On Thursday 29 September 2022, Luxembourg's Minister of the Economy, Franz Fayot, took part in the meeting of the European Union (EU) Competitiveness Council in Brussels, bringing together EU economy ministers.
The debates focused on the resilience of the fundamental freedoms of the internal market, in particular the free movement of services, goods and people, in times of crisis.
The functioning of the internal market and solidarity between the 27 EU Member States are a precondition for tackling the current energy crisis, according to Luxembourg's Ministry of the Economy, and border closures during the COVID-19 pandemic highlighted the fragility of the internal market.
Referring to the ongoing negotiations on the emergency measures proposed by the European Commission to mitigate high energy prices, Minister Fayot pleaded for a coherent and fair European framework allowing all member countries, whether they are net producers or importers of energy, to benefit from compensation systems. He said: "The principle of solidarity requires finding solutions that benefit all European citizens and businesses while avoiding a fragmentation of the internal market". He warned against any (direct or indirect) legitimisation of barriers introduced in times of crisis: "The internal market must be cared for on a daily basis and that depends on the will of the Member States".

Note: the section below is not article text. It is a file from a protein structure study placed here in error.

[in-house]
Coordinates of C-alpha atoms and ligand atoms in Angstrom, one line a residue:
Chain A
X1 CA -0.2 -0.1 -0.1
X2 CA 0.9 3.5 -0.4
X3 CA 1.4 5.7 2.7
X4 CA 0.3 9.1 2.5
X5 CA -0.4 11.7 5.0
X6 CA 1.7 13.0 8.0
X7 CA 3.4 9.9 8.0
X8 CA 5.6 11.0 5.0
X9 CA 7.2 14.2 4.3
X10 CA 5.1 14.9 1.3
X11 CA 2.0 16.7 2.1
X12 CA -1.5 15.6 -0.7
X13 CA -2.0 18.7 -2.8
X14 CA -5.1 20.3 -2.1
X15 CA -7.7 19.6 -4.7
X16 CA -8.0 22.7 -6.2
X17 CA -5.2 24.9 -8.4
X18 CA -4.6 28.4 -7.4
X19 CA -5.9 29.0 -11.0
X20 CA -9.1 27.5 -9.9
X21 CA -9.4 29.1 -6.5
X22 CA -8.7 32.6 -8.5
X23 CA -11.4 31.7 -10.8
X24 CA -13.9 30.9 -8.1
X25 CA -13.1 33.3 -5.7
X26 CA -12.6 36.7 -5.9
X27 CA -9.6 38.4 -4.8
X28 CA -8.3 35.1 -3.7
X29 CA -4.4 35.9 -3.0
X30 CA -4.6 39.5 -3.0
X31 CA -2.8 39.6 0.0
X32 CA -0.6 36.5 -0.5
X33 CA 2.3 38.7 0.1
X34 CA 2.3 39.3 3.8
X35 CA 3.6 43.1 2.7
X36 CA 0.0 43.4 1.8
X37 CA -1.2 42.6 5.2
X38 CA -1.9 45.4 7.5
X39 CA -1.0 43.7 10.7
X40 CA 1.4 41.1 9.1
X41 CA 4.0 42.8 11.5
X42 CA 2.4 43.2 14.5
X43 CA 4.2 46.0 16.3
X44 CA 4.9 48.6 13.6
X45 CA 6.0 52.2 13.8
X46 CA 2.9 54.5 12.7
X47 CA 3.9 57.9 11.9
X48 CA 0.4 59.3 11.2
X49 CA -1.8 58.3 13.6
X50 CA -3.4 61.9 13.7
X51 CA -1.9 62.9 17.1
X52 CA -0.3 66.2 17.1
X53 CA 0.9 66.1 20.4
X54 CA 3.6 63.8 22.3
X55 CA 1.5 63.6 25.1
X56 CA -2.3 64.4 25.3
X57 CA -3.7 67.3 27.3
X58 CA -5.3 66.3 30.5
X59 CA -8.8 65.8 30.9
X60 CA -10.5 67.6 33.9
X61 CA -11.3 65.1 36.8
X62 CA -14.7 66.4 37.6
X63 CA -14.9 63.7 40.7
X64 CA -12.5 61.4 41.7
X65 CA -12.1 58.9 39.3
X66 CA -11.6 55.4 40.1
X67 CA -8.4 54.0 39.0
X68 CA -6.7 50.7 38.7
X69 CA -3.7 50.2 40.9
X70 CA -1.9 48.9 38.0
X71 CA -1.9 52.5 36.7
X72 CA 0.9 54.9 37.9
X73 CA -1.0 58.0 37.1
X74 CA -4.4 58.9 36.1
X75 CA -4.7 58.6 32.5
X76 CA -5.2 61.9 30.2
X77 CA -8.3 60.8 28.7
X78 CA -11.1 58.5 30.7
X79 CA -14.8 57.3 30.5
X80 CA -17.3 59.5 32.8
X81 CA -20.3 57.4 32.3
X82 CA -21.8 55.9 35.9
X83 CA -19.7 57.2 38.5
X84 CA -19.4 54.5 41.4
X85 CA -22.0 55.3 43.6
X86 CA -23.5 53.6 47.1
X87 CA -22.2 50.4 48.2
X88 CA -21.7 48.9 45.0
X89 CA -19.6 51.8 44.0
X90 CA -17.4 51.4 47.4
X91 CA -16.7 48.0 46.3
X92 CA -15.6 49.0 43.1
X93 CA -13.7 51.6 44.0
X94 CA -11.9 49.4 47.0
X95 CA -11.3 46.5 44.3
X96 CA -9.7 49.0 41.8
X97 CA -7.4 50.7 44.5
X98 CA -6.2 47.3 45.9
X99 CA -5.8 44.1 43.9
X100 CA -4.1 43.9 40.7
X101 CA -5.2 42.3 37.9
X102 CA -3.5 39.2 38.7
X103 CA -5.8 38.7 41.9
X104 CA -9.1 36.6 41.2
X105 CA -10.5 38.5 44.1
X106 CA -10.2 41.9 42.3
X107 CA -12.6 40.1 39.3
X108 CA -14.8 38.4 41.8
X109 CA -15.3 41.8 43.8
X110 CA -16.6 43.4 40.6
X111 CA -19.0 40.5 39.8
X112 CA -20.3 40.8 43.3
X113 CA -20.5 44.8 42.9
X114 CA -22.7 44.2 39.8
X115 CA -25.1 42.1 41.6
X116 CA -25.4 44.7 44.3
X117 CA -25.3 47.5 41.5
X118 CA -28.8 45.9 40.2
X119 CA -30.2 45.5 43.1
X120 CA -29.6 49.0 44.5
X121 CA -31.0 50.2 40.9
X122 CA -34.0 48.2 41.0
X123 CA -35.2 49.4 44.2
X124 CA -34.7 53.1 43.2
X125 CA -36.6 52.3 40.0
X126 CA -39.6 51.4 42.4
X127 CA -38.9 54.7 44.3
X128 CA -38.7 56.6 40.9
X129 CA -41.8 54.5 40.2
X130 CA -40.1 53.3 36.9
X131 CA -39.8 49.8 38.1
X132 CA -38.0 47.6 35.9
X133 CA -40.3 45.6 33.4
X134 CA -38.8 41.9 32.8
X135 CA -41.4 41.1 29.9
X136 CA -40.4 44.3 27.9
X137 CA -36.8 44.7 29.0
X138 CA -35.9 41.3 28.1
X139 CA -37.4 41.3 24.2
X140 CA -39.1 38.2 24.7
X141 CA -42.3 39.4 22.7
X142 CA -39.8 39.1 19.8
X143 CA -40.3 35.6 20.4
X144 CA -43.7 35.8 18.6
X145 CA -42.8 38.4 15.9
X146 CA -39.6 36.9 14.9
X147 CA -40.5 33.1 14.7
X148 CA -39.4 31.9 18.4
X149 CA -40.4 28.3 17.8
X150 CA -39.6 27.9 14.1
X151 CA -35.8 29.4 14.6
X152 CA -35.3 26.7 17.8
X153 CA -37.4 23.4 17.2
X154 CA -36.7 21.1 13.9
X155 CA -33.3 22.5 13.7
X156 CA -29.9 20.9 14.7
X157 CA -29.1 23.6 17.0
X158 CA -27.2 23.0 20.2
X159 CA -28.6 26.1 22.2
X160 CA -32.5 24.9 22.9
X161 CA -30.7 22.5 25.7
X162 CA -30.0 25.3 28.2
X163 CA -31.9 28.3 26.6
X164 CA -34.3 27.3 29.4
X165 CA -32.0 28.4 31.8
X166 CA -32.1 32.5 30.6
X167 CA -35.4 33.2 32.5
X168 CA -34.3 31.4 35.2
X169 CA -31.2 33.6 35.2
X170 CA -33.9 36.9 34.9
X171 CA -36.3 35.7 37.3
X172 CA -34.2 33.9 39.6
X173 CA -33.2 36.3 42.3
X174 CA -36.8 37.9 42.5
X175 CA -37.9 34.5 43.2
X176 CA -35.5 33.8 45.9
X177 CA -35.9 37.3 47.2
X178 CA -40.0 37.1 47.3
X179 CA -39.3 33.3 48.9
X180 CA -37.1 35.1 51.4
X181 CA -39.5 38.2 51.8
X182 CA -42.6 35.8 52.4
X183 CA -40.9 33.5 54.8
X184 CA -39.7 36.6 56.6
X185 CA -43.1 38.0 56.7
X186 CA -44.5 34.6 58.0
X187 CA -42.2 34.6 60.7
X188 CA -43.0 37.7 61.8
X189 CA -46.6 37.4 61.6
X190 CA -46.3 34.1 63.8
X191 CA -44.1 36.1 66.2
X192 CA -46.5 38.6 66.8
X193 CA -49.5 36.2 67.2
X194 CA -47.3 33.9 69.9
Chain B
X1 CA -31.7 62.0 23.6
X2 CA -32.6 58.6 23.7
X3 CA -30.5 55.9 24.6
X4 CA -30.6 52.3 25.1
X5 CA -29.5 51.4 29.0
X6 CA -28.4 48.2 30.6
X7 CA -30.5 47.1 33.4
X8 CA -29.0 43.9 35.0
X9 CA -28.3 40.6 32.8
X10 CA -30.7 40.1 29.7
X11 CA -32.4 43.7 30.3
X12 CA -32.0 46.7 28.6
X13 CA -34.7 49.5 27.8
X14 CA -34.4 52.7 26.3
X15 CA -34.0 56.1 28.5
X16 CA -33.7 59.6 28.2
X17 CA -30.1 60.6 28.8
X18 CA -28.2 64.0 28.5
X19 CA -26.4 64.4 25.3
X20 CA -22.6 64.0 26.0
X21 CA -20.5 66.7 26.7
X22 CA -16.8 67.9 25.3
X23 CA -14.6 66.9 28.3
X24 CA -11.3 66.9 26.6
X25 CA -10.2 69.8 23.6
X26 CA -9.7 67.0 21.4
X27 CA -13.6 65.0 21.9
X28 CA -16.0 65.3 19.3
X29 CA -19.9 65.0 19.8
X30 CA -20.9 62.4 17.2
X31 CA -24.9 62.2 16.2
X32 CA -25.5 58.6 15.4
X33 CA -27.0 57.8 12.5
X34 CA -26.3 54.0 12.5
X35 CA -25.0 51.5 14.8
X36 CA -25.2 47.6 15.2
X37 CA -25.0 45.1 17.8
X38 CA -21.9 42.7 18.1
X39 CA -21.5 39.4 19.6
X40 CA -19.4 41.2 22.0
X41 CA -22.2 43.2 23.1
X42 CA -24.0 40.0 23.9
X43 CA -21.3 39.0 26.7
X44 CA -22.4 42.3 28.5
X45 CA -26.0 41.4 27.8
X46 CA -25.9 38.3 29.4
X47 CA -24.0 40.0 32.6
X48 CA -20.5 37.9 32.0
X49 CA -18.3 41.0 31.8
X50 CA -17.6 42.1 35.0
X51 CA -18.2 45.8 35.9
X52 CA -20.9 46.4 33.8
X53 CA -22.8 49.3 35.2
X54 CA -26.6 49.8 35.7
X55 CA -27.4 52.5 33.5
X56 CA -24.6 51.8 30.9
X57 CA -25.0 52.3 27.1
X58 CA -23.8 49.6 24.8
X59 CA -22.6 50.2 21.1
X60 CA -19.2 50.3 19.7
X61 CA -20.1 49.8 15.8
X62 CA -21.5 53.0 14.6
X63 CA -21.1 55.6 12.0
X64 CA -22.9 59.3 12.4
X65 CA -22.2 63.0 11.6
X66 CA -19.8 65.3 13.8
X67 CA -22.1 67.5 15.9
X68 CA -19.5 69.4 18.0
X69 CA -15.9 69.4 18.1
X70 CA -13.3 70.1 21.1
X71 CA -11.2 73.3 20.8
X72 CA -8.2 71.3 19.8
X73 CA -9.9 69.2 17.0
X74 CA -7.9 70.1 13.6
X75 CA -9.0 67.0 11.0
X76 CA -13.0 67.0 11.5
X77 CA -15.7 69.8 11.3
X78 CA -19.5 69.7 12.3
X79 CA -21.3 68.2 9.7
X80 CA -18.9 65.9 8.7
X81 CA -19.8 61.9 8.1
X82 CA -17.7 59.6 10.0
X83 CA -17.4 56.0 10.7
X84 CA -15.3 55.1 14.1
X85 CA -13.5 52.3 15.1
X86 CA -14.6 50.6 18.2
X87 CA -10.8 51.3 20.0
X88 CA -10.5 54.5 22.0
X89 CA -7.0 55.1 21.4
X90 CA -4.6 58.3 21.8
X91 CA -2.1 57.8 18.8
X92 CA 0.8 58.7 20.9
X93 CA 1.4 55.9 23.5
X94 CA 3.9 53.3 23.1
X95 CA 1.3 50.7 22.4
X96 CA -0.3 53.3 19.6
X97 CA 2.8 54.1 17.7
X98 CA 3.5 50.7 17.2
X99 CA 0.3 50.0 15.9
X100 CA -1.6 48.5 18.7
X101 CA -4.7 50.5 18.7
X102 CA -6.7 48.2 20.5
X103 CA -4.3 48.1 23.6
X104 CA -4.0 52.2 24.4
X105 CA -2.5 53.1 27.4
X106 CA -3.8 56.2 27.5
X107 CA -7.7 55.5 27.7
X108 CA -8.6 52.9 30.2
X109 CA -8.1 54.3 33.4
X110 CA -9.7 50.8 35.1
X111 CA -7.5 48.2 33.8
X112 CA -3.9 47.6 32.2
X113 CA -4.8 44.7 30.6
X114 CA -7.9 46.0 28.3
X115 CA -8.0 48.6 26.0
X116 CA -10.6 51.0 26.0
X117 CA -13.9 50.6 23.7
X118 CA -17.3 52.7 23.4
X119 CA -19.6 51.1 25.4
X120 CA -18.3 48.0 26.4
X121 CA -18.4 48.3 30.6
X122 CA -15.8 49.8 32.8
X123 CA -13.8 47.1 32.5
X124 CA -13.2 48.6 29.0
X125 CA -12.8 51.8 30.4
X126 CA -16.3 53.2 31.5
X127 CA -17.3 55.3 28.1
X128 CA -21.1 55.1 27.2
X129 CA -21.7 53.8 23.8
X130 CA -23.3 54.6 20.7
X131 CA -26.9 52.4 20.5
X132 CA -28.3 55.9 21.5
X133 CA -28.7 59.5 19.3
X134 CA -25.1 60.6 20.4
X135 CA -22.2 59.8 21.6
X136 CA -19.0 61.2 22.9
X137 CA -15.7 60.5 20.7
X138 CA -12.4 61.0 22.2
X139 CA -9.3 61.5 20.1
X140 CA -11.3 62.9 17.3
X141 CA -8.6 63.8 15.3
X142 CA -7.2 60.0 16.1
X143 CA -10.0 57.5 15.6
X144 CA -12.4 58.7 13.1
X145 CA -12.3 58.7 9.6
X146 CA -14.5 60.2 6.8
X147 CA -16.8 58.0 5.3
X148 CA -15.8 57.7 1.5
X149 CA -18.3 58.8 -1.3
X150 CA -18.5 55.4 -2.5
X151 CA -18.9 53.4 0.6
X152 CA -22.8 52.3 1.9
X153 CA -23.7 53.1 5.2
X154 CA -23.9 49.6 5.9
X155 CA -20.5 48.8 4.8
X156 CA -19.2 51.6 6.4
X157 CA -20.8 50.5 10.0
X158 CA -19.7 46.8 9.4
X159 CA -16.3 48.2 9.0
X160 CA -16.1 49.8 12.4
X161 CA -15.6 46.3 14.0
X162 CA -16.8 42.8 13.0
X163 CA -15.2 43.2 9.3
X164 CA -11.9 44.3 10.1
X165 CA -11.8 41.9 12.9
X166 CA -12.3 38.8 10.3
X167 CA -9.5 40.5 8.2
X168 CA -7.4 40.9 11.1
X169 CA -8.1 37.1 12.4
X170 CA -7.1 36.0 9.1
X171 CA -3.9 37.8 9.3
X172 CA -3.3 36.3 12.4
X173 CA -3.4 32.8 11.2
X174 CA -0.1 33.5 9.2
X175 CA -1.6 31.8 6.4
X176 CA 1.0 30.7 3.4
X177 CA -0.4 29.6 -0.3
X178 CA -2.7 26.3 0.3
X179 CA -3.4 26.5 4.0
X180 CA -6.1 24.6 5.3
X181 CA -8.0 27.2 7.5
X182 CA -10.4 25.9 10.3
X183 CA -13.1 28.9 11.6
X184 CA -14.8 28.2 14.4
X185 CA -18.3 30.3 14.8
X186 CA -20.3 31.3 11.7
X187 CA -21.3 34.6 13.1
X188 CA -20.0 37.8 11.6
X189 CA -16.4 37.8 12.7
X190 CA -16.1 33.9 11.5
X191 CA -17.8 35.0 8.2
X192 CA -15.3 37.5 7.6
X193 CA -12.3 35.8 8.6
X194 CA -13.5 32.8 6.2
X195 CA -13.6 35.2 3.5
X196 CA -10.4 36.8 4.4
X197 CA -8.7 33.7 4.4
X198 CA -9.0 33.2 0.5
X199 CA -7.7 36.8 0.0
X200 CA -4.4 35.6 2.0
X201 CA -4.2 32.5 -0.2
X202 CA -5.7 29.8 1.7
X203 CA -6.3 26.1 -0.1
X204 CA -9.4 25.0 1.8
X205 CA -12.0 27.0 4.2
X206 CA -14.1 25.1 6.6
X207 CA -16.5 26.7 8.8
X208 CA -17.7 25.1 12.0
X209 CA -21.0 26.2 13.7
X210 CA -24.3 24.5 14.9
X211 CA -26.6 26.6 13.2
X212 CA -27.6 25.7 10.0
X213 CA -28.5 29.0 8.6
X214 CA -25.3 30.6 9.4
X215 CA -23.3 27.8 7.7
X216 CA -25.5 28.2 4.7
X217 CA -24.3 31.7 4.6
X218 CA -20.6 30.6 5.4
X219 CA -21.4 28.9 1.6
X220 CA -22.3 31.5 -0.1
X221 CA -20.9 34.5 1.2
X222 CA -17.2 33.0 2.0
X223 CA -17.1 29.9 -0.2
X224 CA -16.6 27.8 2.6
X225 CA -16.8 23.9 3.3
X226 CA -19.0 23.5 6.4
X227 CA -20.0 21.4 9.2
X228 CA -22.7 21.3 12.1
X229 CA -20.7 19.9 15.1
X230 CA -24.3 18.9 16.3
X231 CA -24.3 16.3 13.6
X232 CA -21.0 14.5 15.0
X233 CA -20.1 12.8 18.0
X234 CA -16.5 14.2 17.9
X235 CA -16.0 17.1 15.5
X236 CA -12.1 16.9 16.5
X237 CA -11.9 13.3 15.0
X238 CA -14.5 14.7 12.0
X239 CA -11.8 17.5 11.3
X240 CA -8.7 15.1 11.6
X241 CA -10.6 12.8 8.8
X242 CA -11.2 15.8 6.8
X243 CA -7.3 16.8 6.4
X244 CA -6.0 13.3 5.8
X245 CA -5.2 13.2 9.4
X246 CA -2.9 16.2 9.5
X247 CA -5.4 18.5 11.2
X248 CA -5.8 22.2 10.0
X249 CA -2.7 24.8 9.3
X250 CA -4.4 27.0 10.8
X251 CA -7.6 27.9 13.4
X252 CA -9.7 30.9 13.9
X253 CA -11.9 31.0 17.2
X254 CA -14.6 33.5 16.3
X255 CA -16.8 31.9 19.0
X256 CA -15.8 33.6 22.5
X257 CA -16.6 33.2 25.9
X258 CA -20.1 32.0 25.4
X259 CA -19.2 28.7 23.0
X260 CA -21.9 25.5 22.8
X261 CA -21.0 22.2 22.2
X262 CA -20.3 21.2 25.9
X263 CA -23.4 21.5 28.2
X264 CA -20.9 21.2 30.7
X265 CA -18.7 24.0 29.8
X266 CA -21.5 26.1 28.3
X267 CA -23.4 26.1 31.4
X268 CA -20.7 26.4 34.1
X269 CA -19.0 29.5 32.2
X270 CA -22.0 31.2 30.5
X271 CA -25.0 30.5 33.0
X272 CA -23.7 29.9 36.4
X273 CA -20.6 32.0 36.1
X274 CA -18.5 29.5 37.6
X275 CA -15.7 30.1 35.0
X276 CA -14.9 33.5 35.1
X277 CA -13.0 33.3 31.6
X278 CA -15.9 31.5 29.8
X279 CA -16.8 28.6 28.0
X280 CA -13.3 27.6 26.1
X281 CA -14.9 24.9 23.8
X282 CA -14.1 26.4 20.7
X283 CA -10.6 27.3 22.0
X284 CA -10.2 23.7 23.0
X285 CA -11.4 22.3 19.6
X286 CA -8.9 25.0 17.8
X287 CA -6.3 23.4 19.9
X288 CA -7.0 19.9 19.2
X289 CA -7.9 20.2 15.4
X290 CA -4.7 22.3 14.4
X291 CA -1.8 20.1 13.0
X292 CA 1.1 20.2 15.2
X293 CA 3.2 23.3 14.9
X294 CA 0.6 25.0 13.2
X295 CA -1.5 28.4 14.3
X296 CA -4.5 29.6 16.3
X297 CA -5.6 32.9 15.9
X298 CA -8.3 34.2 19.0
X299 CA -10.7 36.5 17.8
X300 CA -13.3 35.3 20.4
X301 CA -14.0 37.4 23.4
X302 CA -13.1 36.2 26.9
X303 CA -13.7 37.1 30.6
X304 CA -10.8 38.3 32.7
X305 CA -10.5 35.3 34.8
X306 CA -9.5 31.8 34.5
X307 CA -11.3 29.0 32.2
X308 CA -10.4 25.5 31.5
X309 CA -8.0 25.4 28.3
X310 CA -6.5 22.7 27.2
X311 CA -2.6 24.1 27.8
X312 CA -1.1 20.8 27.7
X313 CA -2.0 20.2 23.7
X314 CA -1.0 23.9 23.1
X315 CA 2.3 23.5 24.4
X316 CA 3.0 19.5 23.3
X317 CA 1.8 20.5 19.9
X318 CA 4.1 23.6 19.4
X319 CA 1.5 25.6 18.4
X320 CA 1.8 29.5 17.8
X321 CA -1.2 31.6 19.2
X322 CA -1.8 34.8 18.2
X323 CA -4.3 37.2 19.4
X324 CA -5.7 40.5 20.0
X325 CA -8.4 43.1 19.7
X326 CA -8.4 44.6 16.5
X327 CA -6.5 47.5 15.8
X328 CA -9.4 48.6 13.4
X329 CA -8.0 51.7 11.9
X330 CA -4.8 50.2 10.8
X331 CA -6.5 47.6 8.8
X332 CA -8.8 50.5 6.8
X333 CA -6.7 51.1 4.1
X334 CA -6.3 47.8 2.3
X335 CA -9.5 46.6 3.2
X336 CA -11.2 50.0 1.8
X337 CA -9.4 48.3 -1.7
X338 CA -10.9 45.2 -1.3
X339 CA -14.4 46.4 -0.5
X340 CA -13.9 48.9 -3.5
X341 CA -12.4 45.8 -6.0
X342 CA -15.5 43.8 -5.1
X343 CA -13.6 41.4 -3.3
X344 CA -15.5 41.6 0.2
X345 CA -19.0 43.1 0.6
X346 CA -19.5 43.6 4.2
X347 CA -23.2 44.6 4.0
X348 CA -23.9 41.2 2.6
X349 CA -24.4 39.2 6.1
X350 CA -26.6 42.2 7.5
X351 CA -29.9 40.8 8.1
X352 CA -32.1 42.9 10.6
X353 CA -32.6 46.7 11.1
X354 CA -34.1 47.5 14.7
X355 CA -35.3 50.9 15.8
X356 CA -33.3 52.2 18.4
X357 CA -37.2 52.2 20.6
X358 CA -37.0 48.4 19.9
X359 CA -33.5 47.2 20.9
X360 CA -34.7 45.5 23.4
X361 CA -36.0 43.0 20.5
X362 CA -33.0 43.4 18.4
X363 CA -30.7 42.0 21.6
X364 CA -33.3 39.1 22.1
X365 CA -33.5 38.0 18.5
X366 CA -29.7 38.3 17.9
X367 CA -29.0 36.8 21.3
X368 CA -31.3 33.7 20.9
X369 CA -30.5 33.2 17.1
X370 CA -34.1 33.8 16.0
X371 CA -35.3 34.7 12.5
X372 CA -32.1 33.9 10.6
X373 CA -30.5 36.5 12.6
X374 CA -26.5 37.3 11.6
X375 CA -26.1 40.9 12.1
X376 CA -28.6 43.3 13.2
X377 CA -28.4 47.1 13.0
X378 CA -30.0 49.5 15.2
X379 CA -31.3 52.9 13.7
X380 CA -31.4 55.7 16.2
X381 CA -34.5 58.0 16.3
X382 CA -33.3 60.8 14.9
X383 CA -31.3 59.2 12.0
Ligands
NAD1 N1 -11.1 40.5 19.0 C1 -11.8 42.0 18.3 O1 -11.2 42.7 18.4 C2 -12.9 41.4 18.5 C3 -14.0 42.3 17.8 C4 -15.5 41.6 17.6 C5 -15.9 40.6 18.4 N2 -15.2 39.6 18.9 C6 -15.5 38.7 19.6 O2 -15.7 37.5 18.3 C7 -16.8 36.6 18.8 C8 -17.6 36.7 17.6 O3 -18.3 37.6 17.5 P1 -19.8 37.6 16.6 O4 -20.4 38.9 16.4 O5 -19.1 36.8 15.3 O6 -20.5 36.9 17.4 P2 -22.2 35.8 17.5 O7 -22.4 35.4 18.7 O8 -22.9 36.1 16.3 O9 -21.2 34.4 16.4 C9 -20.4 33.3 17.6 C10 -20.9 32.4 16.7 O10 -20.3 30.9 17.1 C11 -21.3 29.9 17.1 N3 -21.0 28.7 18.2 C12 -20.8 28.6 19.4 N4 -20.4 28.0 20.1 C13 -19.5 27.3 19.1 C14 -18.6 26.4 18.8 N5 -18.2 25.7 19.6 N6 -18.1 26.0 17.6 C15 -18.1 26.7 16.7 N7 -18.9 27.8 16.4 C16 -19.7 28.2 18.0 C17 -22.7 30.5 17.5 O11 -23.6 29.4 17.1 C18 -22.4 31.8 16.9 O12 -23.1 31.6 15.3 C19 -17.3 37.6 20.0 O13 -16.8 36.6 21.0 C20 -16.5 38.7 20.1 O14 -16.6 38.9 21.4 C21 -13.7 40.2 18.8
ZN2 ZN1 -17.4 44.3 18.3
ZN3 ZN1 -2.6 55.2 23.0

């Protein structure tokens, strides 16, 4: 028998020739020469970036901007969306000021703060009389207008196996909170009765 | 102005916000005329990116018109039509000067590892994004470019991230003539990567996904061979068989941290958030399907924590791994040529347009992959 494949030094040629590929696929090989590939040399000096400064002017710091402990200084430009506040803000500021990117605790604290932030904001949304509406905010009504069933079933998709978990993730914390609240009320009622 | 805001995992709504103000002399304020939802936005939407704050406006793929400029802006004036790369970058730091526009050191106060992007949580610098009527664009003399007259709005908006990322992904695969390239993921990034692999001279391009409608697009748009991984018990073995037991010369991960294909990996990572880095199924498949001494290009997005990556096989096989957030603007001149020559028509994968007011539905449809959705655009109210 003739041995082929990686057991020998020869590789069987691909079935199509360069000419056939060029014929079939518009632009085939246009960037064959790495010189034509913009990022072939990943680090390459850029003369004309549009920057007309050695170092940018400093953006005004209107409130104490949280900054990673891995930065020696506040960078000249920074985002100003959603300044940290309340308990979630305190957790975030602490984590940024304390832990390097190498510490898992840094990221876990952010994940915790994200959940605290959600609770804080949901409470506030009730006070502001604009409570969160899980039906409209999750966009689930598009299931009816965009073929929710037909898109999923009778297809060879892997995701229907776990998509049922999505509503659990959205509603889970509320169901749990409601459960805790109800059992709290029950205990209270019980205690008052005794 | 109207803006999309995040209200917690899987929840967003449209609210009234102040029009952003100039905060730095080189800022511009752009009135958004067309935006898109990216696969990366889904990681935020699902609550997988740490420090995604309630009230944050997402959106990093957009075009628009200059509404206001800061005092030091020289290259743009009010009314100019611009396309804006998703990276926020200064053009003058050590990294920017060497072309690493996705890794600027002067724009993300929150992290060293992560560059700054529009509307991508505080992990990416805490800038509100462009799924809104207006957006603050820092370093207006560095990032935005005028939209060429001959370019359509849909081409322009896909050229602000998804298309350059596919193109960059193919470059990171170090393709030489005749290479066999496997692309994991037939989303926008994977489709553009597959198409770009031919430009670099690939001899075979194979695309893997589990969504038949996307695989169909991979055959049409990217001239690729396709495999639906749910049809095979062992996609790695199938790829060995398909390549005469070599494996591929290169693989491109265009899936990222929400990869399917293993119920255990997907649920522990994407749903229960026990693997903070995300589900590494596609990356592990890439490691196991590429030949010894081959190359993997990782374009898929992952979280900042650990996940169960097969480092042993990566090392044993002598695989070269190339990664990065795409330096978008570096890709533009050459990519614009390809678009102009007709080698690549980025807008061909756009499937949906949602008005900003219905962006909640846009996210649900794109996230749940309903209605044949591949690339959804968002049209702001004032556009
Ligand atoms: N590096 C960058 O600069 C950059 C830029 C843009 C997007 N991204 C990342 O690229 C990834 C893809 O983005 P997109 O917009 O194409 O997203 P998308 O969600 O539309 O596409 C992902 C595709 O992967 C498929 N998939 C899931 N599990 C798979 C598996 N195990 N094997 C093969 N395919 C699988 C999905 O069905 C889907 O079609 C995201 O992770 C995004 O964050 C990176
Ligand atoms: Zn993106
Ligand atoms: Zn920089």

In addition, the ministers had a debate on the "Ecodesign" proposal for a regulation, the aim of which is to encourage the production and facilitate the free circulation of more ecological products in the internal market, in particular by improving access to sustainability information and product circularity. The European Commission has proposed a digital passport which should accompany products placed on the European market.
"Luxembourg is a pioneer in this field thanks to our Product Circularity Data Sheet (PCDS) initiative, which aims to create transparency regarding the components of all products regarding their circular characteristics", explained Minister Fayot, who welcomed the Commission's proposal, which is based on Luxembourg's experience in this area. Luxembourg's Economy Minister called for the rapid adoption of this European passport by all companies in all value chains in order to create added value without delay. He added: "I have always been convinced that it is not enough to replace existing products with more sustainable ones. We must also reduce over-consumption".
The meeting ended with a working lunch during which the ministers took stock of the economic consequences of the war in Ukraine, in particular with regard to the impact on supply chains.